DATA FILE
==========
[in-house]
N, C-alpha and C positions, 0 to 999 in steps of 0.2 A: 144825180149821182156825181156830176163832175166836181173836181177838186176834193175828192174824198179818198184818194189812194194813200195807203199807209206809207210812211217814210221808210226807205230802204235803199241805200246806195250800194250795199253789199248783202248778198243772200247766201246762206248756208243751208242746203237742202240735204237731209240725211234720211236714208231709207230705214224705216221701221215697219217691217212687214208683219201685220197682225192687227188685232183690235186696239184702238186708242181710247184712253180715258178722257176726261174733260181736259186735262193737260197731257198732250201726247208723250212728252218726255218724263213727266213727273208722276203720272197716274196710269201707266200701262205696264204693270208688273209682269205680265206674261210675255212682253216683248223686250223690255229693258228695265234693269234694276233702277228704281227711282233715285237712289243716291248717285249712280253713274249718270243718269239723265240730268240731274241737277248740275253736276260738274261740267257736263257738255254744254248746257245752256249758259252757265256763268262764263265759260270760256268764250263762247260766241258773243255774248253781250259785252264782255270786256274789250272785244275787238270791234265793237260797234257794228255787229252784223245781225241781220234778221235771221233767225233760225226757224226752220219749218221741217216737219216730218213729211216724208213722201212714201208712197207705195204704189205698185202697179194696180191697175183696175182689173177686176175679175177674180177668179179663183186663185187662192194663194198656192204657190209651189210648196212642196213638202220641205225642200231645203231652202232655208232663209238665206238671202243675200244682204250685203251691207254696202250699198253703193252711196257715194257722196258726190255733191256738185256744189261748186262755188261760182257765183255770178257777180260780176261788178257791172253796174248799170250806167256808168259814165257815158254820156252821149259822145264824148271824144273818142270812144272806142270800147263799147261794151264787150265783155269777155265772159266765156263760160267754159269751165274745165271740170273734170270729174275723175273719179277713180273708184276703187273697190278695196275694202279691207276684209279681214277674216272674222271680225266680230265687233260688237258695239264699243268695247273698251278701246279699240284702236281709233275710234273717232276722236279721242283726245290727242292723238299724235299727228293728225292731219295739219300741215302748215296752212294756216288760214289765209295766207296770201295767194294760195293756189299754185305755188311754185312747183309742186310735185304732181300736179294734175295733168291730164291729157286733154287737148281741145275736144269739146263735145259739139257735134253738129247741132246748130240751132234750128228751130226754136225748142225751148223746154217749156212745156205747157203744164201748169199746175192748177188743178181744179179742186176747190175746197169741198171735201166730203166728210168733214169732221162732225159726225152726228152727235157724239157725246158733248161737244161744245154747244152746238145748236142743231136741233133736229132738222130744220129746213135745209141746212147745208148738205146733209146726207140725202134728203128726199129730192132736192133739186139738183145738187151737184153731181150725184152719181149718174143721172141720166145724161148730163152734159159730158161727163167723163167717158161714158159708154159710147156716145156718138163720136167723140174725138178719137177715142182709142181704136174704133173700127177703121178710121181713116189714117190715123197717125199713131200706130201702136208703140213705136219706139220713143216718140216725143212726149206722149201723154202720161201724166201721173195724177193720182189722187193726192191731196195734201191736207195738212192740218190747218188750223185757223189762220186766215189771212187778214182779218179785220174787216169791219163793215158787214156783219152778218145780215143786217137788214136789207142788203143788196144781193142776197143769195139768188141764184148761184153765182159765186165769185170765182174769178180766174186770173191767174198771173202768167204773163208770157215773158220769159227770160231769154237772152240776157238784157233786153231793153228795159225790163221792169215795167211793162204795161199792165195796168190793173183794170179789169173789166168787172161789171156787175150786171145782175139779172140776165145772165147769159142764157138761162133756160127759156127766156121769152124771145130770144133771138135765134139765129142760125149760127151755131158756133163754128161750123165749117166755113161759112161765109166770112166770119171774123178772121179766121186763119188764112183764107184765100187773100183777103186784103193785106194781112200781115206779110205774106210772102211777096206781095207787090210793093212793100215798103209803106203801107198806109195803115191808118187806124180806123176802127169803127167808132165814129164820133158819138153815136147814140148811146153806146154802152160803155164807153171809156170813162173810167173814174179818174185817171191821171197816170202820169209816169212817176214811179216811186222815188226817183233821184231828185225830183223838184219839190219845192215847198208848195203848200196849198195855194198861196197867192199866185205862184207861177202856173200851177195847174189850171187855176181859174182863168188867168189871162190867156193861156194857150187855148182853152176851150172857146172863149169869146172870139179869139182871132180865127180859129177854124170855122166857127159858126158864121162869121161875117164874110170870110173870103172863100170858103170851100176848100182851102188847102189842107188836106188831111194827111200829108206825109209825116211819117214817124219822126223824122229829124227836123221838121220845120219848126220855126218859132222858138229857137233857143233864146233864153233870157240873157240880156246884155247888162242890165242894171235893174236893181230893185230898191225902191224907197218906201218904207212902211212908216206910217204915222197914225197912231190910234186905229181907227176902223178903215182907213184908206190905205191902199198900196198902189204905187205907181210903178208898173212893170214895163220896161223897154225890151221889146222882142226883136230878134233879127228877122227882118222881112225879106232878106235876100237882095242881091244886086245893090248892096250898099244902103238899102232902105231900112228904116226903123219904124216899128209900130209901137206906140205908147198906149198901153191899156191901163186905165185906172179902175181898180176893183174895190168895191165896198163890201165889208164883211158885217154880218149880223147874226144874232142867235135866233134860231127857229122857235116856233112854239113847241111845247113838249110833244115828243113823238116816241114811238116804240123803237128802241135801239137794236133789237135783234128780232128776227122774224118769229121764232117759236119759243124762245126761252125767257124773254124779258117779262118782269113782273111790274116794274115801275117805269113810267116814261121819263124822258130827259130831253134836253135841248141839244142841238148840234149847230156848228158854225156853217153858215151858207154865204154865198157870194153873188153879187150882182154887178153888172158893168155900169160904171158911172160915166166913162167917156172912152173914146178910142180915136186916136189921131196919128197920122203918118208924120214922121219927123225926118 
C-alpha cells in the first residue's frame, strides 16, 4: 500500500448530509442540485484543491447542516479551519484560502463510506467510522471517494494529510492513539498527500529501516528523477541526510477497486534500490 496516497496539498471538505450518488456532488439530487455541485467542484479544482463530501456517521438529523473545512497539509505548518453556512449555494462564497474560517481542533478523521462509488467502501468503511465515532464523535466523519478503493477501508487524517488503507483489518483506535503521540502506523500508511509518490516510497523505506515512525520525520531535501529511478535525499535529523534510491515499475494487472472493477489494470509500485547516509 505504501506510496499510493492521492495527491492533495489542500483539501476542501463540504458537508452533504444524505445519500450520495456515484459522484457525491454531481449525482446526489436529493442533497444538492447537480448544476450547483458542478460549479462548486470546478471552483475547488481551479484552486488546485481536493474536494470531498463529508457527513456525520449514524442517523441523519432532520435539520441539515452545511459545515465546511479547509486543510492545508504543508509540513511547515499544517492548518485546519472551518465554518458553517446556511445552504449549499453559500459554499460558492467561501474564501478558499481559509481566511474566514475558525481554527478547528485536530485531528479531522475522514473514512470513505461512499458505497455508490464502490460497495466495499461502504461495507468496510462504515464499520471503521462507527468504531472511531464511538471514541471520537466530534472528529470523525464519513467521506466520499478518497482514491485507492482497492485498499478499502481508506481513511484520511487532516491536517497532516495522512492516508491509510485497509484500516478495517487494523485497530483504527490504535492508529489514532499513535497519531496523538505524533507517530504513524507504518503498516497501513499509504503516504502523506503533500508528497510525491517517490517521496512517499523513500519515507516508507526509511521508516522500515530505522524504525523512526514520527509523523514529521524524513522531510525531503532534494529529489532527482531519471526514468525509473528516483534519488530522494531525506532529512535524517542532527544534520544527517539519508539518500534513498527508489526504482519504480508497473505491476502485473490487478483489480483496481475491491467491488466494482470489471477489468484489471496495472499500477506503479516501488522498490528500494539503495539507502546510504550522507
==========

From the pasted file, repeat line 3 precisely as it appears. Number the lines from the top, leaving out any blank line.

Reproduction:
C-alpha cells in the first residue's frame, strides 16, 4: 500500500448530509442540485484543491447542516479551519484560502463510506467510522471517494494529510492513539498527500529501516528523477541526510477497486534500490 496516497496539498471538505450518488456532488439530487455541485467542484479544482463530501456517521438529523473545512497539509505548518453556512449555494462564497474560517481542533478523521462509488467502501468503511465515532464523535466523519478503493477501508487524517488503507483489518483506535503521540502506523500508511509518490516510497523505506515512525520525520531535501529511478535525499535529523534510491515499475494487472472493477489494470509500485547516509 505504501506510496499510493492521492495527491492533495489542500483539501476542501463540504458537508452533504444524505445519500450520495456515484459522484457525491454531481449525482446526489436529493442533497444538492447537480448544476450547483458542478460549479462548486470546478471552483475547488481551479484552486488546485481536493474536494470531498463529508457527513456525520449514524442517523441523519432532520435539520441539515452545511459545515465546511479547509486543510492545508504543508509540513511547515499544517492548518485546519472551518465554518458553517446556511445552504449549499453559500459554499460558492467561501474564501478558499481559509481566511474566514475558525481554527478547528485536530485531528479531522475522514473514512470513505461512499458505497455508490464502490460497495466495499461502504461495507468496510462504515464499520471503521462507527468504531472511531464511538471514541471520537466530534472528529470523525464519513467521506466520499478518497482514491485507492482497492485498499478499502481508506481513511484520511487532516491536517497532516495522512492516508491509510485497509484500516478495517487494523485497530483504527490504535492508529489514532499513535497519531496523538505524533507517530504513524507504518503498516497501513499509504503516504502523506503533500508528497510525491517517490517521496512517499523513500519515507516508507526509511521508516522500515530505522524504525523512526514520527509523523514529521524524513522531510525531503532534494529529489532527482531519471526514468525509473528516483534519488530522494531525506532529512535524517542532527544534520544527517539519508539518500534513498527508489526504482519504480508497473505491476502485473490487478483489480483496481475491491467491488466494482470489471477489468484489471496495472499500477506503479516501488522498490528500494539503495539507502546510504550522507